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land of the free, home of the…

This is amazing, picked it up from slashdot

The Senate Judiciary Committee, led by everybody’s favorite senator, Orrin Hatch, is moving to outlaw P2P entirely by making it illegal to produce such applications.

The plan is to make p2p apps illegal in The States because they “indice” copyright violation.
It’s like WTF!? What kind of a stupid idea is that anyway. What’s next, are they gonna outlaw weapons next because they “indice” murder? They should actually, but they just don’t get that one apparently, but when it comes down to software and p2p, oh yeah, after being seriously brown nosed by MPAA and RIAA they’ll be passing that one for sure.

What happened to freedom of speech? Couldn’t that be applied to writing software as well? I guess not, since nobody in the US will have the right to write a filesharing app when this bill passes.
Funny though, but what about webservers, don’t they allow sharing of files as well? Maybe we’ll get rid of MicroSoft after all. Hey, when you come to look at it, this bill might not be so bad after all… not!

And since Europe isn’t following quite yet, we’ll be writing all the p2p apps over here (or the rest of the world for that matter), and the evil US filesharers can download and use those instead.
Besides, if I remember correctly Kazaa for instance isn’t even on US soil anymore, so how is this bill going to stop that in the first place.

Ah well, I’m glad I don’t live in the US. Now let’s hope the European lawmakers are just a tad smarter and manage to keep software patents out of the European patent system.

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DRM systems are bad for business

So the Beastie Boys have a new album out, which I was looking into getting myself a copy, since I already have most of their other albums, and I’ve always liked their fun approach to hip-hop.
It turns out that their latest CD however contains MacroVisions CDS-200 DRM technology which has “features” that stop me from ripping the CD to mp3’s, and even stop me from playing it back using my favourite player.

Since I’ve put quite some money in my PC over the years it has grown out to become my major sound equipment as well. I used to play my CD’s from it, because the speakers are way better than the old CD player I have, and later when harddrive space allowed this, I ripped the most recently bought CD’s to my HD where they are only a single right click away from being enqueued in WinAmp, ready for hours of legitimate musical delight, even if I forgot to take the CD out of my car.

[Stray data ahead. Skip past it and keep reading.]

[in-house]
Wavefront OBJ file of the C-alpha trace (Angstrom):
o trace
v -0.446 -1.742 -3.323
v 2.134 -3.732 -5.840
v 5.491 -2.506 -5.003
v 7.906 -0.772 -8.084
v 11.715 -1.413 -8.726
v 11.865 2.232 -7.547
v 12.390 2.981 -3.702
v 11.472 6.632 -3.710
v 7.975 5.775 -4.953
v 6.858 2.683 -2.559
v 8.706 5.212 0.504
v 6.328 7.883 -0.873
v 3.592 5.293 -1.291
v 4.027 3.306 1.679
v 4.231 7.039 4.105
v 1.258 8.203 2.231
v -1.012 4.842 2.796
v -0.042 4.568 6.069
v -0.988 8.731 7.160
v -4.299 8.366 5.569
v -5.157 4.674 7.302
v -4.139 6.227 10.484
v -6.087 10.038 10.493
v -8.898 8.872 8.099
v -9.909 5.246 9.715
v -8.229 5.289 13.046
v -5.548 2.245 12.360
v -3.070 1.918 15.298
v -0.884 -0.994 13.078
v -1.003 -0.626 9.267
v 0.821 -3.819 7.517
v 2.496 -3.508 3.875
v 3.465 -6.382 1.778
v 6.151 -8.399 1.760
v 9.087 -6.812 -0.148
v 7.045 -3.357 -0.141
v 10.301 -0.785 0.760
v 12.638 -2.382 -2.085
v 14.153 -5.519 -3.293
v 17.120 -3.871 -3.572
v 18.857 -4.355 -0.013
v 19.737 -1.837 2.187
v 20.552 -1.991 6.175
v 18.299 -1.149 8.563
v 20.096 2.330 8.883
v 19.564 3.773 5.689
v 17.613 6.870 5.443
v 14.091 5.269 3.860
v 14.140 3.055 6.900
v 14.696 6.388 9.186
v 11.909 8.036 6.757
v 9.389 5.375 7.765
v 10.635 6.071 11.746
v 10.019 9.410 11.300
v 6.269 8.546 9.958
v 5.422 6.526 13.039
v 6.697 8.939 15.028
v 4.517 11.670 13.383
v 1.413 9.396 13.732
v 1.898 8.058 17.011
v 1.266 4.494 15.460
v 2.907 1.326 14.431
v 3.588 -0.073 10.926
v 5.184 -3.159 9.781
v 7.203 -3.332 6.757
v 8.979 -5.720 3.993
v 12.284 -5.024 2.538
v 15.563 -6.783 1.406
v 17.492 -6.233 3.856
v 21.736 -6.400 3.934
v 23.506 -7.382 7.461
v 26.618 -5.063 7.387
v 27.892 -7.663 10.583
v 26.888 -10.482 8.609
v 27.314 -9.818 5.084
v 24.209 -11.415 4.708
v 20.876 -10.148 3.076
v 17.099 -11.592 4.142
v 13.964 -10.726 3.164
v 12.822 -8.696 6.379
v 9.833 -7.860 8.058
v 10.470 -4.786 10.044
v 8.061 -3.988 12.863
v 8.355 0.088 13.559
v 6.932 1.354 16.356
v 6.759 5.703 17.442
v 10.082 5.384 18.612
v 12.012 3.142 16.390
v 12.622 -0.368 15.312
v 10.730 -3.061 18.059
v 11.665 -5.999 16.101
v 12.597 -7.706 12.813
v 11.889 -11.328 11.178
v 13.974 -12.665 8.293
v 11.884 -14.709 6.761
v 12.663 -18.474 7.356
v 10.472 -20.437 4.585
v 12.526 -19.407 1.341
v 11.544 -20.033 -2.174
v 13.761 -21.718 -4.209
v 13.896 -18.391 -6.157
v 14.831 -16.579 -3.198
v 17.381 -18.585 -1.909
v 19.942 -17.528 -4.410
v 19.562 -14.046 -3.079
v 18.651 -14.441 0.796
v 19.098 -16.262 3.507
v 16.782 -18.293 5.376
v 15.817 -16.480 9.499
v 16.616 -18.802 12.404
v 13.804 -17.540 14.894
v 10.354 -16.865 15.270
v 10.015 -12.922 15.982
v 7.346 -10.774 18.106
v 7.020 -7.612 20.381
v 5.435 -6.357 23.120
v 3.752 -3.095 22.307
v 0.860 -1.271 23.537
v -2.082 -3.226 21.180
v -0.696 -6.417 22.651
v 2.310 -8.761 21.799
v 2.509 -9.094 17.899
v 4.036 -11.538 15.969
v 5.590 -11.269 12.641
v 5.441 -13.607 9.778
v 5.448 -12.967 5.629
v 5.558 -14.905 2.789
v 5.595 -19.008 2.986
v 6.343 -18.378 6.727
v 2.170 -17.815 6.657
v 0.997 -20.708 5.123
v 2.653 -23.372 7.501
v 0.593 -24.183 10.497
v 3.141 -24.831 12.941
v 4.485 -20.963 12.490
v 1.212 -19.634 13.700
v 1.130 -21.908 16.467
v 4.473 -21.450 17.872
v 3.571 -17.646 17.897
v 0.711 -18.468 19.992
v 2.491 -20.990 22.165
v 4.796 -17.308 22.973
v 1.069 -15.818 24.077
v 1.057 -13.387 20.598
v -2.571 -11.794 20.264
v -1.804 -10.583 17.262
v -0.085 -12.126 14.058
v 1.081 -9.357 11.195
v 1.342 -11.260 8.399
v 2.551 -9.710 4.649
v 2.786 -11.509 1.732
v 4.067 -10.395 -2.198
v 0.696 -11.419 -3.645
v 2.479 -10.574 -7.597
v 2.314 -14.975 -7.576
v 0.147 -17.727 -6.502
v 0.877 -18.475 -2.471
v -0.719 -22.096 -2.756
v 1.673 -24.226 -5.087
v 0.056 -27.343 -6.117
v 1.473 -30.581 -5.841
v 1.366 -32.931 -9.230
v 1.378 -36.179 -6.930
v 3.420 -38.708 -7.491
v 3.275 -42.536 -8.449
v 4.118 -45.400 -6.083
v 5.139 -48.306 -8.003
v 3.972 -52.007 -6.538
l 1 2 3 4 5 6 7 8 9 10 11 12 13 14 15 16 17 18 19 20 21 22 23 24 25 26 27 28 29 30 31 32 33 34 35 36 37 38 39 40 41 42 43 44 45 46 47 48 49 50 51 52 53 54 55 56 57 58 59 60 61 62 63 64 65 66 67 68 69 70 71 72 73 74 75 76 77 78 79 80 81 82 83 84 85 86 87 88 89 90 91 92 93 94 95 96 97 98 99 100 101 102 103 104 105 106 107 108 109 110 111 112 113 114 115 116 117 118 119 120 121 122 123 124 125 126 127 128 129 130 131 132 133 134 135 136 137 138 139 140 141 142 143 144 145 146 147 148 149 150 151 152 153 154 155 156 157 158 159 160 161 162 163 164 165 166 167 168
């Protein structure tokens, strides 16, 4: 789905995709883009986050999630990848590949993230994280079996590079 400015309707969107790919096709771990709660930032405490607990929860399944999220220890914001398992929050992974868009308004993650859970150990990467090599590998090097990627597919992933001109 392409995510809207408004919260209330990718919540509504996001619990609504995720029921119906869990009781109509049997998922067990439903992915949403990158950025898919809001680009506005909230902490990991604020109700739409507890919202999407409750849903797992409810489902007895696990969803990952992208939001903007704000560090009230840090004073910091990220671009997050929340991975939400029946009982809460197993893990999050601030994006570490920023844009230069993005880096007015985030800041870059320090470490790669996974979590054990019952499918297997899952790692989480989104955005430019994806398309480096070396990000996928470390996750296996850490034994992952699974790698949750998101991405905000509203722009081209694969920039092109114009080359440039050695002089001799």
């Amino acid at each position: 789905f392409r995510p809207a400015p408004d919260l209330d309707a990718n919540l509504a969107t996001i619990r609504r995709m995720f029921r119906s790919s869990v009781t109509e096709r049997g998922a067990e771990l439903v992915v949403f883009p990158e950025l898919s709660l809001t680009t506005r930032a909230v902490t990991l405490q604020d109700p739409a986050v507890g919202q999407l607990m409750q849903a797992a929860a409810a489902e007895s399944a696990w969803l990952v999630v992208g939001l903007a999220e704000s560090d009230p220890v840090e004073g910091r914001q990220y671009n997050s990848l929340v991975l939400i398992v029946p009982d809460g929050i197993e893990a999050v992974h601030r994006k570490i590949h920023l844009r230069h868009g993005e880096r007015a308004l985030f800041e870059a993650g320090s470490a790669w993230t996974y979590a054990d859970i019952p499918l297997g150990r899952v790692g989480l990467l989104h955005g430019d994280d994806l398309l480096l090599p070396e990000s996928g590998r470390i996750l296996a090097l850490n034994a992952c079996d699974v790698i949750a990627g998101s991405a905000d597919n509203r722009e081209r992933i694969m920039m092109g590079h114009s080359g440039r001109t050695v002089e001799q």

The Beastie Boys / EMI however do not allow you to do this, even though you’ve paid for the CD. Instead you get forced to listen using some shitty player they put on the CD, and only from the original medium.

There are a few things about this that really annoy me.
One of them is that if I buy this CD I will not be allowed to listen to it the way I’m used to and want to. I’m not planning on sharing high quality mp3 rips on various file sharing networks, I just want to rip them to my HD because it’s soooo much handier.
Second thing is that DRM software can usually be easily circumvented by a bit of a techy. So basically there will always be plenty of people out there who manage to rip and share the CD anyway, allowing the non-techies to download them.
To make things even worse, the copy control system is only used in Europe, which means US and UK citizens are free to rip and share.
This whole thing is just encouraging me to get a copy off a p2p network instead of buying the damn thing, because that’s the only way I’ll be able to listen to it how I want, unless I want to waste my time finding out how the protection can be broken.

There’s no way pirates are going to be stopped by this. Look at all the drum’n’bass releases available on various filesharing networks. A lot of those have only been available on vinyl, a not so easy to rip format, but it certainly hasn’t slowed it down, or stopped it. The only ones being screwed are the honest (European) buyers who legitimately get their copies from their local recordstore.

The big labels burning this crap on their CD’s should read this excellent article on DRM by Cory Doctorow and finally realise that mp3’s and filesharing networks are here to stay.

Forget those old fashioned ideas and get with the program.

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update week

Some nice updates came to my attention this week. Firefox 0.9 has been released by the Mozilla team, which has been my favorite browser for quite a while now . Remember when it was still called Phoenix? Aaah, those where the days. I don’t like the new theme all that much personally, but setting the toolbar to use small icons makes it look tidy enough for now.

Pegasus mail, another nice free piece of software, which I’ve been using for years, has finally received an update. It’s been a while since the last one, but judging from the release notes it makes sense that version v4.2 took a while. It’s good to see that the interface has finally gotten the necessary face lift.
Even though Pegasus is a swell piece of e-mail software that can easily compete with the other major players, it’s old looking interface made it look… well, old I guess.

Last but not least I noticed that Yahoo has increased it’s mail services mailbox size from a mere 6 MB to a sweet 100, with a limit of 10MB per message which should be enough for now. It’s not quite yet the gigabyte GMail is supposed to be offering in the (near?) future, but it ain’t bad either. In fact, my own ISP only offers half that much.